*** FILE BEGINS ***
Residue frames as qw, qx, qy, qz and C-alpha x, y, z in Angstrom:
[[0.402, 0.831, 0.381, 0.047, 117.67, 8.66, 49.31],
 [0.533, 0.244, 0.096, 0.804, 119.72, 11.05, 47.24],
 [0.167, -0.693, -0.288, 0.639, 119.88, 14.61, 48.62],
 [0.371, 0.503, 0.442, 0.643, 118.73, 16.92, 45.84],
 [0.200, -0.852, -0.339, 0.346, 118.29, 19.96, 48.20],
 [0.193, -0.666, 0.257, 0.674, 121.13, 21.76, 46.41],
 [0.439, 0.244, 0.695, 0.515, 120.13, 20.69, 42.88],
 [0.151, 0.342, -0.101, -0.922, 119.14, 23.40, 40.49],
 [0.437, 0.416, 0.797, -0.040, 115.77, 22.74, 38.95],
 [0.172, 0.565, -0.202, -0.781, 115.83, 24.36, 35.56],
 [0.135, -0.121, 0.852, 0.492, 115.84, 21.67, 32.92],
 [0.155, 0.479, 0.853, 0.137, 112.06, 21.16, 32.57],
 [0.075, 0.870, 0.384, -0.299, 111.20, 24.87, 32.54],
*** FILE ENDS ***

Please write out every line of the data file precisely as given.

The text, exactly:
Residue frames as qw, qx, qy, qz and C-alpha x, y, z in Angstrom:
[[0.402, 0.831, 0.381, 0.047, 117.67, 8.66, 49.31],
 [0.533, 0.244, 0.096, 0.804, 119.72, 11.05, 47.24],
 [0.167, -0.693, -0.288, 0.639, 119.88, 14.61, 48.62],
 [0.371, 0.503, 0.442, 0.643, 118.73, 16.92, 45.84],
 [0.200, -0.852, -0.339, 0.346, 118.29, 19.96, 48.20],
 [0.193, -0.666, 0.257, 0.674, 121.13, 21.76, 46.41],
 [0.439, 0.244, 0.695, 0.515, 120.13, 20.69, 42.88],
 [0.151, 0.342, -0.101, -0.922, 119.14, 23.40, 40.49],
 [0.437, 0.416, 0.797, -0.040, 115.77, 22.74, 38.95],
 [0.172, 0.565, -0.202, -0.781, 115.83, 24.36, 35.56],
 [0.135, -0.121, 0.852, 0.492, 115.84, 21.67, 32.92],
 [0.155, 0.479, 0.853, 0.137, 112.06, 21.16, 32.57],
 [0.075, 0.870, 0.384, -0.299, 111.20, 24.87, 32.54],